This paper is concerned with one of the most basic syntactic questions: what are the properties of verbs that determine syntactic structure, aspectual interpretation and argument selection? We approach this issue through an examination of two different types of verbs of contact. We propose that the meanings of verbs are decomposed into atomic meaning components and that these meaning components project syntactic structure. From these meaning components and the structures they project we derive argument number and selection, theta-role and aspectual interpretation, and transitivity. This theory is strongly minimalist in that the various predicate meanings of a verb are derived from a single lexical representation, requiring neither functional projections nor movement.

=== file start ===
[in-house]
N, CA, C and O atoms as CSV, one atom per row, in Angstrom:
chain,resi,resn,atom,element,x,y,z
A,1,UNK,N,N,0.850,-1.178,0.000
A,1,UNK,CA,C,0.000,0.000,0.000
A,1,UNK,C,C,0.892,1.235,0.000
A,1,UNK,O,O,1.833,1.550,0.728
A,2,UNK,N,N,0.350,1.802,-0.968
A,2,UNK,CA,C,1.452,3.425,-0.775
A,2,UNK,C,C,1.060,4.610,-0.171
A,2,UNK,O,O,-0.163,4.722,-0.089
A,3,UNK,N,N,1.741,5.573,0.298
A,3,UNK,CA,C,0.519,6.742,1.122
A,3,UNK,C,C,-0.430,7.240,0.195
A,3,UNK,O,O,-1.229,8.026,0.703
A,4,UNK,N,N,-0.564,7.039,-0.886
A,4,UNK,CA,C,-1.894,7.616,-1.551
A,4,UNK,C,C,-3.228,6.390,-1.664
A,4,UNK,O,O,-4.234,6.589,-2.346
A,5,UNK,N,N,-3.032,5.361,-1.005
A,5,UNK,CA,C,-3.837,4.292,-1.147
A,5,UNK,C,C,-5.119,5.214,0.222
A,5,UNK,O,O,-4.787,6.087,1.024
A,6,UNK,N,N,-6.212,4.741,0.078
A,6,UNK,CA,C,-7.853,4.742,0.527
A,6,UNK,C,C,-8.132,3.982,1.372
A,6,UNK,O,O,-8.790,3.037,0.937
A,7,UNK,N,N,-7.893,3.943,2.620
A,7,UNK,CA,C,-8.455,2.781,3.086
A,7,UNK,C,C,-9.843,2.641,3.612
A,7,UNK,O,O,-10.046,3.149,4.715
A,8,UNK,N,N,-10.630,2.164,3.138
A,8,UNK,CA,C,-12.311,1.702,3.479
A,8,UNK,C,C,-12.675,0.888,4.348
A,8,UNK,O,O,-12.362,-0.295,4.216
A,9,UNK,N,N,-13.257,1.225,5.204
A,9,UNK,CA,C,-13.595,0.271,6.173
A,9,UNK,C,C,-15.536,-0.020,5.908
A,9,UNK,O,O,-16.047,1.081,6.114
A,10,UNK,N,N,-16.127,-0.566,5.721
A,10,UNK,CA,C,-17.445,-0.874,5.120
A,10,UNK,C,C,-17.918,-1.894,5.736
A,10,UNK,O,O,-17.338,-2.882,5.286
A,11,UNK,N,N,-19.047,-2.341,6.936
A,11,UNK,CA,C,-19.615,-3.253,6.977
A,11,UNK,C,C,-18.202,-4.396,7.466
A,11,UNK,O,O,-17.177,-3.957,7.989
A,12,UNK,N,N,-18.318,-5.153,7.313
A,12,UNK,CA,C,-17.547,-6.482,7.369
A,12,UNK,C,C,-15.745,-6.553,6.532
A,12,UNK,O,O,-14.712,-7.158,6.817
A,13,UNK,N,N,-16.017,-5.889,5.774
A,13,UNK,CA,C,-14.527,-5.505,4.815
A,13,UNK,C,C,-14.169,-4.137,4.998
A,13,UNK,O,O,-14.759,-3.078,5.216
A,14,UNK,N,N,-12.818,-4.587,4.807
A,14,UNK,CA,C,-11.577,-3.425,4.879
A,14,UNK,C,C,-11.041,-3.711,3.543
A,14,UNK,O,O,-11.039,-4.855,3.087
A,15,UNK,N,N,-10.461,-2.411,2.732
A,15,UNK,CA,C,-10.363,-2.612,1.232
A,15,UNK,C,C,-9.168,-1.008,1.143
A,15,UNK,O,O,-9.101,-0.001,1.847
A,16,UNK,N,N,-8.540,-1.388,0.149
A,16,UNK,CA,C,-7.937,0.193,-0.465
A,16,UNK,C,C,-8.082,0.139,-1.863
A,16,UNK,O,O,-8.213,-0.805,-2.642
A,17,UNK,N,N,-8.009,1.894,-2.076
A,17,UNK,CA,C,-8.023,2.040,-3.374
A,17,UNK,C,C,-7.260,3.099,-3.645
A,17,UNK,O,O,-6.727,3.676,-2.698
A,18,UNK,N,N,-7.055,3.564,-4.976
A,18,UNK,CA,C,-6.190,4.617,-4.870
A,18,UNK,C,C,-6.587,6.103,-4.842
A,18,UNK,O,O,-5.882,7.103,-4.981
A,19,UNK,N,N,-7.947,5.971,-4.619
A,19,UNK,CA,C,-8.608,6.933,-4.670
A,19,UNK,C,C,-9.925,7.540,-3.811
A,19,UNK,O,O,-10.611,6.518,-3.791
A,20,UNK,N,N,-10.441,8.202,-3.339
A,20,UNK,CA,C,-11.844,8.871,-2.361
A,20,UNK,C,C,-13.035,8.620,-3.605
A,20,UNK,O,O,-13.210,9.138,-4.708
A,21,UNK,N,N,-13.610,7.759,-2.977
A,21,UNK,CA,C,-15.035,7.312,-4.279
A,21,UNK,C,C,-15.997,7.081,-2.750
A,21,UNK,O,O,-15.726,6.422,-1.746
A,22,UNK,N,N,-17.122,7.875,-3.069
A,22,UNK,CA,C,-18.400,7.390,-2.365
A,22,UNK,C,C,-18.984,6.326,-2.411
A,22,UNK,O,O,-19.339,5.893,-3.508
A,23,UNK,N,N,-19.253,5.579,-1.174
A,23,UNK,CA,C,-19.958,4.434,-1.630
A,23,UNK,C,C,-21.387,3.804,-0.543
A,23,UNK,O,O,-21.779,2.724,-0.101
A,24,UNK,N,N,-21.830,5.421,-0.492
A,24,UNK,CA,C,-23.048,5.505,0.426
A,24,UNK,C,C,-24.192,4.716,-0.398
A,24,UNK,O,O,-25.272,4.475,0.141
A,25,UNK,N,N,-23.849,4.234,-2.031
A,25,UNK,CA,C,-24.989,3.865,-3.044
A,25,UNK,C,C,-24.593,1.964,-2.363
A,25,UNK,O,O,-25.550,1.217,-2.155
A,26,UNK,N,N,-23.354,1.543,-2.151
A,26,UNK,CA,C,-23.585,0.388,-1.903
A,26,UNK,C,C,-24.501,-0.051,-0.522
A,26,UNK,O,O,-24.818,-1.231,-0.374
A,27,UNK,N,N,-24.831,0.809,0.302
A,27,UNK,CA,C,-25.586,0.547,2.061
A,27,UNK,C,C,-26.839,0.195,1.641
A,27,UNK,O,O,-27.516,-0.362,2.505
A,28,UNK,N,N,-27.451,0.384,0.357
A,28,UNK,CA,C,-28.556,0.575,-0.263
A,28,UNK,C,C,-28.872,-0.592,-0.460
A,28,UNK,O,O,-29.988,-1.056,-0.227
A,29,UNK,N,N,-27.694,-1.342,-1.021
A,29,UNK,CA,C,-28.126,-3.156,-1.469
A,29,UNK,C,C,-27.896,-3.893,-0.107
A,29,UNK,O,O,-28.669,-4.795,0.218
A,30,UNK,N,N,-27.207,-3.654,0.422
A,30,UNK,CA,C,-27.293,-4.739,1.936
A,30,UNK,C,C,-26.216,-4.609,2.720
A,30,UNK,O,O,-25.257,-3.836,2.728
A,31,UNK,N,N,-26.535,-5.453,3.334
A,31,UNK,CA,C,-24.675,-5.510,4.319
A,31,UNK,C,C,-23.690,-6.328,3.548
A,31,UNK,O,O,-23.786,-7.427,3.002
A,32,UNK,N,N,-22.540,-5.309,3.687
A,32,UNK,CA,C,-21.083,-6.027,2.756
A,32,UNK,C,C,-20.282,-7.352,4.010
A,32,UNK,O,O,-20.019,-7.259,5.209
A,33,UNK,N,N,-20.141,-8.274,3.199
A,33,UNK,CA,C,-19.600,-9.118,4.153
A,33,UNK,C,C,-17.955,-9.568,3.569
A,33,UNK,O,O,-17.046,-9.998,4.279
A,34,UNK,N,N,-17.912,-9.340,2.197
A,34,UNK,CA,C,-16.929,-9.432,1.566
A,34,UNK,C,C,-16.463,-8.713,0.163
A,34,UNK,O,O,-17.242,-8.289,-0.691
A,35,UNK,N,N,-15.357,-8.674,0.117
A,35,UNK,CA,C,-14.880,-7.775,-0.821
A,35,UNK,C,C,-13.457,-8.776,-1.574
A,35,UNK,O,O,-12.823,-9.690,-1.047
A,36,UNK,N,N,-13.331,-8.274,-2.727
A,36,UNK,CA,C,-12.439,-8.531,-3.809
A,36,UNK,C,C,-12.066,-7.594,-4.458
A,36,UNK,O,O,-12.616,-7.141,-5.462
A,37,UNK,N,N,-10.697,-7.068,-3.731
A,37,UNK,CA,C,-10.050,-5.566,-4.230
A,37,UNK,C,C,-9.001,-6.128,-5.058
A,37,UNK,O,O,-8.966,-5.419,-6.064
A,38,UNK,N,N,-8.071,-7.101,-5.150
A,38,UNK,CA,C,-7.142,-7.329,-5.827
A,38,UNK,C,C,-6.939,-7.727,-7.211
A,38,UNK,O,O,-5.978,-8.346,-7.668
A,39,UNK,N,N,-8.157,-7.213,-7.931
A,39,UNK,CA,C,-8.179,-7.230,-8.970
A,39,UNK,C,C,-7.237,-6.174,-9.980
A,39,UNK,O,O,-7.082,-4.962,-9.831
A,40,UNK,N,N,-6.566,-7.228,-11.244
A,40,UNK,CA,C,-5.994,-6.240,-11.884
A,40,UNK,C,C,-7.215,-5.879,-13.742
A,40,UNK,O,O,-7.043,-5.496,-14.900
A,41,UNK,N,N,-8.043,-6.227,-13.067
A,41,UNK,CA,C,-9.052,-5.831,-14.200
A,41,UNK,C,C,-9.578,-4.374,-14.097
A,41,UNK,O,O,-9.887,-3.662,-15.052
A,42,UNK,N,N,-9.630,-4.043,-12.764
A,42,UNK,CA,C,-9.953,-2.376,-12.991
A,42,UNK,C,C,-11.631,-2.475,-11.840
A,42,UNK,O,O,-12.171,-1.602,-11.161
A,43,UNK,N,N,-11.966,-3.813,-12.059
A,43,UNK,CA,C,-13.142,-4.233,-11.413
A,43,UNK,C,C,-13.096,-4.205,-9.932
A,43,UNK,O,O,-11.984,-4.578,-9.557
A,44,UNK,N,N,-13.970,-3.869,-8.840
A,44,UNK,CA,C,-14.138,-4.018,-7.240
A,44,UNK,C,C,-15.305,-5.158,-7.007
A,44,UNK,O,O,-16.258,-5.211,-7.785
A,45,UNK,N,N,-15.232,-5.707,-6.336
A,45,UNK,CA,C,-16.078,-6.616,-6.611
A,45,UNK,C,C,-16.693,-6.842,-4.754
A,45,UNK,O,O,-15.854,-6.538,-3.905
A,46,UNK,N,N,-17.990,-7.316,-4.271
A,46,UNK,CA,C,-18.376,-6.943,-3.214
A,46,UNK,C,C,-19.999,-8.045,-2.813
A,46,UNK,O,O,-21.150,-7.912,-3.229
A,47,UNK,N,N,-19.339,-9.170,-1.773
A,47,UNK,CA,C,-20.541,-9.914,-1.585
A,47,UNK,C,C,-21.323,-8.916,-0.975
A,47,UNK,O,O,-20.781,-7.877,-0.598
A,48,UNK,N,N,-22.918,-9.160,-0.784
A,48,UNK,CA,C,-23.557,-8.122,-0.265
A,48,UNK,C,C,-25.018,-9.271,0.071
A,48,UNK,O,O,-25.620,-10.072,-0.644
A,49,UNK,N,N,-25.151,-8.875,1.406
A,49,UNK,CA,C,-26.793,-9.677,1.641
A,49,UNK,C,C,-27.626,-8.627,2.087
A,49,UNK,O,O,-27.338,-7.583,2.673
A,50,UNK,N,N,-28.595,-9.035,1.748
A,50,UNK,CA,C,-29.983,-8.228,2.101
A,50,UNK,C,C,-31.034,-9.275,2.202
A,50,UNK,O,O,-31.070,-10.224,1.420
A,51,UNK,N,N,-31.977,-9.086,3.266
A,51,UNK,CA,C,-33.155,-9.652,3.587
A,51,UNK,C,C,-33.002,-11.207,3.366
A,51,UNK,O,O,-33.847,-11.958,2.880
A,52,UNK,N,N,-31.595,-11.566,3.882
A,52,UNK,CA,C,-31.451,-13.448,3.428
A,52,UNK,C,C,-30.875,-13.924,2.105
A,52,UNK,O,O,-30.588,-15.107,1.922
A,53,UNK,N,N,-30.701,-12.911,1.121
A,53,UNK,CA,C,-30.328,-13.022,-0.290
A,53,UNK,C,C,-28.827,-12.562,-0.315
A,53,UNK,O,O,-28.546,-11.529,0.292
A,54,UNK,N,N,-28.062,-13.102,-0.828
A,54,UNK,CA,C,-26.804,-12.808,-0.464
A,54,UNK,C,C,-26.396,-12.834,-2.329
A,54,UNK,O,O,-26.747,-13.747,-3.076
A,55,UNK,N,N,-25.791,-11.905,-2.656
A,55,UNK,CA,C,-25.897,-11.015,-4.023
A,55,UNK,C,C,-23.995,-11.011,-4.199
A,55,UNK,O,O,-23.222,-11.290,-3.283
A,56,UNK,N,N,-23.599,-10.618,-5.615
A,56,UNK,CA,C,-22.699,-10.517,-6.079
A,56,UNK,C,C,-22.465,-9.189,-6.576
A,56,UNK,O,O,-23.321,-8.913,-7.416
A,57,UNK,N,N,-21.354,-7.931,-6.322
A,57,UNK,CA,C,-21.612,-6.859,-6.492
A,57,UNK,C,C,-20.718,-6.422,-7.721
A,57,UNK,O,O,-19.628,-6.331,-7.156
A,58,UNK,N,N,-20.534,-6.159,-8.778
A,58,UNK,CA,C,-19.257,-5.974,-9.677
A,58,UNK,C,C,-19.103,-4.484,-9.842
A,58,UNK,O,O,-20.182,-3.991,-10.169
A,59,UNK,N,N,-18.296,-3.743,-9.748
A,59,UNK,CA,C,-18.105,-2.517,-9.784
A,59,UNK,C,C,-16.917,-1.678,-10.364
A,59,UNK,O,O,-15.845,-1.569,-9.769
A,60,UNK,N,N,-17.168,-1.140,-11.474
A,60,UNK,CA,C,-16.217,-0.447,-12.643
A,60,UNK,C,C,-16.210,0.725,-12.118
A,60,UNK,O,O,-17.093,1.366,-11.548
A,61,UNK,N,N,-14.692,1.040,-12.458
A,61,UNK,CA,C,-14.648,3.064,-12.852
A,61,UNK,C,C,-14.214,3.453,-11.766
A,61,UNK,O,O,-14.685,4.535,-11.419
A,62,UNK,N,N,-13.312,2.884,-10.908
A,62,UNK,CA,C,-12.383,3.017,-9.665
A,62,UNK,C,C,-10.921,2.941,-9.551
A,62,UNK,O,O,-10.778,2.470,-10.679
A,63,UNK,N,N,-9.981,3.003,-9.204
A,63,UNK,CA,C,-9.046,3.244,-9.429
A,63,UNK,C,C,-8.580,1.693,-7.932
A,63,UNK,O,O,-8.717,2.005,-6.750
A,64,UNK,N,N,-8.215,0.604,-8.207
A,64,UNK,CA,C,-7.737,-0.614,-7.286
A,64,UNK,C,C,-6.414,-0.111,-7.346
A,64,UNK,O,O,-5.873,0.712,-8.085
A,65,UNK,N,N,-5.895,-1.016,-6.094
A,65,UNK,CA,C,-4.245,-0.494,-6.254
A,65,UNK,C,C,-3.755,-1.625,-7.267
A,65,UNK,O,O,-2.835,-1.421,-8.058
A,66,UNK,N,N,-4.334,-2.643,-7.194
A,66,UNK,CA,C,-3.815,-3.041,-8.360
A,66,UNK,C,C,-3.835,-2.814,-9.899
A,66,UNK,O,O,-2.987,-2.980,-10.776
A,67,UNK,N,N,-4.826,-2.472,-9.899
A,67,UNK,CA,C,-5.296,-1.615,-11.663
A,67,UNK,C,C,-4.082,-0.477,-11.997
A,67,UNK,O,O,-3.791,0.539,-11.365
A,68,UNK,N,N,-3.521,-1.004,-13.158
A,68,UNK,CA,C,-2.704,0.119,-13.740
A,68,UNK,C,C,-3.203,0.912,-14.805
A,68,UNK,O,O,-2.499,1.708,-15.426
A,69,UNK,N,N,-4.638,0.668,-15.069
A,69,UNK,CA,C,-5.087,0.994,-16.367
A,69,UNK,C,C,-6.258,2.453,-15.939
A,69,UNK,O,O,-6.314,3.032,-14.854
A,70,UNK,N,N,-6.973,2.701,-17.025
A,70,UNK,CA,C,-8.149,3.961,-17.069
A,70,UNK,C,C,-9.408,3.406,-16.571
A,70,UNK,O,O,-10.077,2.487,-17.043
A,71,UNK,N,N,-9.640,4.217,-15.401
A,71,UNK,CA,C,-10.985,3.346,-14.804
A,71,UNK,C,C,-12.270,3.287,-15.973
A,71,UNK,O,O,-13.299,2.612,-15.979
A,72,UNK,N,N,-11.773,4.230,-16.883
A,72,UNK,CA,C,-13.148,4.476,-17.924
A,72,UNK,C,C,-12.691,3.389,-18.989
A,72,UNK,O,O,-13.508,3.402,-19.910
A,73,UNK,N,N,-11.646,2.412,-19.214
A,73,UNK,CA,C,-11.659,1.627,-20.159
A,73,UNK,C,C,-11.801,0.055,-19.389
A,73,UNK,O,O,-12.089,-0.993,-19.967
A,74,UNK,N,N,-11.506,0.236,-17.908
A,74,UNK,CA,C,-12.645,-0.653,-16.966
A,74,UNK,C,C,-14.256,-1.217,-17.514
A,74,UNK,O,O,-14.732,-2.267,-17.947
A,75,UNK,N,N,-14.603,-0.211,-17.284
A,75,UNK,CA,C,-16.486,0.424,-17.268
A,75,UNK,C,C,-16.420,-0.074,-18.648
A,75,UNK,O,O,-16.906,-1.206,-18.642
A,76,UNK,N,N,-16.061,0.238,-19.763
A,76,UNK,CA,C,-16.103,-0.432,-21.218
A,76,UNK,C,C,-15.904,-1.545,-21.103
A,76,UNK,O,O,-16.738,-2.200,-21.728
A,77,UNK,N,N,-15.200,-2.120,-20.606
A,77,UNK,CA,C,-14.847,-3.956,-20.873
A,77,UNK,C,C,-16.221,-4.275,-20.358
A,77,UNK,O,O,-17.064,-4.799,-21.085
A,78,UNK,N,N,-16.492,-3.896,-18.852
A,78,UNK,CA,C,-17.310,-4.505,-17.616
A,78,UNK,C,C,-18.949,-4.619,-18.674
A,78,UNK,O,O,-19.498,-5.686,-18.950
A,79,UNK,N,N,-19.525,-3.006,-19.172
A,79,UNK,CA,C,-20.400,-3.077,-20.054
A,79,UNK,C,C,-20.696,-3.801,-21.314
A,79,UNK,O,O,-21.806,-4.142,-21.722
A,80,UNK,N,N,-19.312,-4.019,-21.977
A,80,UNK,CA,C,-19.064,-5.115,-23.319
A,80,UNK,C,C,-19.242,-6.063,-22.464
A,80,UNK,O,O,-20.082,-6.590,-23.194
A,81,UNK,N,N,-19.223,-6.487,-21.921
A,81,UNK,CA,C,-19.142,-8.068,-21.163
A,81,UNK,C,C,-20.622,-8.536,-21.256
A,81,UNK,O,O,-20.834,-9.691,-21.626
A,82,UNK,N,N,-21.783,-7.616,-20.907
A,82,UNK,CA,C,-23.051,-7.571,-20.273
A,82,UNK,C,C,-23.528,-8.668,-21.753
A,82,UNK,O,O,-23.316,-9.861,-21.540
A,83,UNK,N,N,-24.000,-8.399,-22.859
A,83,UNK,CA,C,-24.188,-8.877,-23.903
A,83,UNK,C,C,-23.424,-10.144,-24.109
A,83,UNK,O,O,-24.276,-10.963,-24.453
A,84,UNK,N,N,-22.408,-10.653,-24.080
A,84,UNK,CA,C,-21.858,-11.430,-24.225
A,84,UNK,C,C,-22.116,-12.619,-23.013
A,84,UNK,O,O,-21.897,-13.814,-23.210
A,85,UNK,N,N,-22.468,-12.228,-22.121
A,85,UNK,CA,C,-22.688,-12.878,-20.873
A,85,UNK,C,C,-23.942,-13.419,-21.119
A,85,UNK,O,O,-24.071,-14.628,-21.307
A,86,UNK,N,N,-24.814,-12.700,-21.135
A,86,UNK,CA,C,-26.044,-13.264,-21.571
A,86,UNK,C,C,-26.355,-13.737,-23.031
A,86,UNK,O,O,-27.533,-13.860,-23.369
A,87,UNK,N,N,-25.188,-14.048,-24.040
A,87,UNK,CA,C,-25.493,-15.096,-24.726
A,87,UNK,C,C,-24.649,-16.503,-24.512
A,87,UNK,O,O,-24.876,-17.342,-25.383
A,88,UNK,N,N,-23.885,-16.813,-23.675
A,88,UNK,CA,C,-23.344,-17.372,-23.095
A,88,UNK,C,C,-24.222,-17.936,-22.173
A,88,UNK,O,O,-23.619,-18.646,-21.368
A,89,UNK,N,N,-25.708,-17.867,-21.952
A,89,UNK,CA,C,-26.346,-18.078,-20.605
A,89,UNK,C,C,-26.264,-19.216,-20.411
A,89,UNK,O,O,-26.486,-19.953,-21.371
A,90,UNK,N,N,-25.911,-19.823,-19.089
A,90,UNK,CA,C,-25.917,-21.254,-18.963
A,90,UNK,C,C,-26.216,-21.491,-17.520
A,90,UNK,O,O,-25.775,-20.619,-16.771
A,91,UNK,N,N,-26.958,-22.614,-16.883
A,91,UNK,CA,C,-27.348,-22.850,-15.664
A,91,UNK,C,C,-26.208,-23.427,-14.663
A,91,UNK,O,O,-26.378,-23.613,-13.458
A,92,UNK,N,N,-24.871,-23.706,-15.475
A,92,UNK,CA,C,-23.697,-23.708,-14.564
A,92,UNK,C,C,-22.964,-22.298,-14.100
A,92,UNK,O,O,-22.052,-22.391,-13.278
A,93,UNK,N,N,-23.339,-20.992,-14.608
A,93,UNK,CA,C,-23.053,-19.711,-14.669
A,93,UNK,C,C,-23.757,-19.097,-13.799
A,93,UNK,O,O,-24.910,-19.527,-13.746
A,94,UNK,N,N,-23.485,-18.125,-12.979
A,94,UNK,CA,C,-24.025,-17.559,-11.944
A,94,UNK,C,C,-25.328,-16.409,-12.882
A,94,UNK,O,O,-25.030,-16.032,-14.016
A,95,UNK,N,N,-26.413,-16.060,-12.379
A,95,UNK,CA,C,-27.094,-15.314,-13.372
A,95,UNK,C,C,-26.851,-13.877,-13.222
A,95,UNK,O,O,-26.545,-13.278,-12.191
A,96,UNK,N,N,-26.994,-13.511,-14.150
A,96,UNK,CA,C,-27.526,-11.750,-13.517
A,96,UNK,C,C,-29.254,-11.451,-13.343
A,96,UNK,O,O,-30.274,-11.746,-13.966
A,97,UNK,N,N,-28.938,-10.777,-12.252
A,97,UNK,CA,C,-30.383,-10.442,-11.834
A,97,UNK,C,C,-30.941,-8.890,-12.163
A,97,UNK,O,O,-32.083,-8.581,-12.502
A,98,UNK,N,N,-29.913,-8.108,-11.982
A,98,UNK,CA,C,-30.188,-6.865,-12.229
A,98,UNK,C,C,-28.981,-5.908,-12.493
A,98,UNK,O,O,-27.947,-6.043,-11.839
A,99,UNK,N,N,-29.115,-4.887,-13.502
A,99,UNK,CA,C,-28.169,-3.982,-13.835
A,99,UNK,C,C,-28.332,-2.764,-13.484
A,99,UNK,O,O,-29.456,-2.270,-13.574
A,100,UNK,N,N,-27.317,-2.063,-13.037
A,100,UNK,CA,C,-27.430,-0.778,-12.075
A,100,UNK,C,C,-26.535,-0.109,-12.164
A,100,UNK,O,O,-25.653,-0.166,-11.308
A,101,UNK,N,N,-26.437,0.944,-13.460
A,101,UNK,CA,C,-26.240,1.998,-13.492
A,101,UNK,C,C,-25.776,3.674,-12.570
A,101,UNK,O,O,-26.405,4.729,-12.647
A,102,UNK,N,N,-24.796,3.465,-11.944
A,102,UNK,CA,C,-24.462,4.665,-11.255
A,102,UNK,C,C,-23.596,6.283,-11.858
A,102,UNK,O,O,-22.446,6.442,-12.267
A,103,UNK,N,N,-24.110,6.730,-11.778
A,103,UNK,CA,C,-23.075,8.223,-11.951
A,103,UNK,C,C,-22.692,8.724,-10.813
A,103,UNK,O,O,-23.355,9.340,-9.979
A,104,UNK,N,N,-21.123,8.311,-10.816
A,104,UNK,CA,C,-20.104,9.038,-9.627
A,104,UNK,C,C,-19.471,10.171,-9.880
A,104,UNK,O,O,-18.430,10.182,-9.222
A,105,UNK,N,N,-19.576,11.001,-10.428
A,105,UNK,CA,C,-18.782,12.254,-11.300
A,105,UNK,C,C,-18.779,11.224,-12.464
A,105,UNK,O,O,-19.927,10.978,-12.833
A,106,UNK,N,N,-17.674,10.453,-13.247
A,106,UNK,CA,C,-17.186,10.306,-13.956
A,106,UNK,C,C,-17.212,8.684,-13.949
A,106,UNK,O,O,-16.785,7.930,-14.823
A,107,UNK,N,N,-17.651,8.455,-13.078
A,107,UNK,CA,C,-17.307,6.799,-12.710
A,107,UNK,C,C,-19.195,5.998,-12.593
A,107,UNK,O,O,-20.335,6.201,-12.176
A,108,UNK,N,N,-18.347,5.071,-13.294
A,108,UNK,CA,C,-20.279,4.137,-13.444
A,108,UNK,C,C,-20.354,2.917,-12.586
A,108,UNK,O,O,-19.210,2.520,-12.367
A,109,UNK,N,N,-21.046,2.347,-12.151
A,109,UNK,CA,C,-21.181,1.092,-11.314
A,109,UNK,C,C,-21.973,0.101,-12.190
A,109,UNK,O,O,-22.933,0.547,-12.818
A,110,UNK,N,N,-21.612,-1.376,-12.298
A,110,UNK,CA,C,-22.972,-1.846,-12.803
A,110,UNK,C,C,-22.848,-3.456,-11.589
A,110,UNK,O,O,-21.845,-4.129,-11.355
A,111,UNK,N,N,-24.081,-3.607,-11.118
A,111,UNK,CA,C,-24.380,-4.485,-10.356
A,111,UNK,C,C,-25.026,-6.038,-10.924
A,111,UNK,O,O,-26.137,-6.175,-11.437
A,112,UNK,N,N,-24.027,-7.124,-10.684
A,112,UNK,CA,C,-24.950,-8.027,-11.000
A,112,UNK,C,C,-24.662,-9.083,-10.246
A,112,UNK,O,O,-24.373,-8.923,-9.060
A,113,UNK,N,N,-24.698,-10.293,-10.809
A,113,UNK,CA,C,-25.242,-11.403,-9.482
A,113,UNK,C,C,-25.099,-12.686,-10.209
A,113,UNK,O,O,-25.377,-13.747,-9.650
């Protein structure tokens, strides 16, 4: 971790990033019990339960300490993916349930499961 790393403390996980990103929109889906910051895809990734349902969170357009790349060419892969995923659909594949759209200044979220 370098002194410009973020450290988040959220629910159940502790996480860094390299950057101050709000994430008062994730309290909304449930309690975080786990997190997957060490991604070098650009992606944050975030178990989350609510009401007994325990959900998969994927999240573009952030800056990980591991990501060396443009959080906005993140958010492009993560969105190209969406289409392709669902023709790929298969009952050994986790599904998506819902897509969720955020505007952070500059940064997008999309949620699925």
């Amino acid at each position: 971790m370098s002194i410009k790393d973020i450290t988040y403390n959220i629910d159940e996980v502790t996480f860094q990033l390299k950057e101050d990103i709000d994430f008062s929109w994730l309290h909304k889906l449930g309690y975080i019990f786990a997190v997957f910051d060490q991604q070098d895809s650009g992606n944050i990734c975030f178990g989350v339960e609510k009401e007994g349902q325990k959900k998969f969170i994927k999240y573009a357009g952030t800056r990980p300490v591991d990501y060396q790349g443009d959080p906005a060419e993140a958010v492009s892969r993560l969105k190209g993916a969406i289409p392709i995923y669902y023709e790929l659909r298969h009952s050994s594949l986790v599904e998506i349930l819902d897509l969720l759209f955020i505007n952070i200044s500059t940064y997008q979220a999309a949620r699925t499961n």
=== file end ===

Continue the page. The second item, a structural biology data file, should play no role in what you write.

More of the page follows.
|Name||Linguistik Aktuell/Linguistics Today|
- English language (Modern)
- argument structure
- verb of contact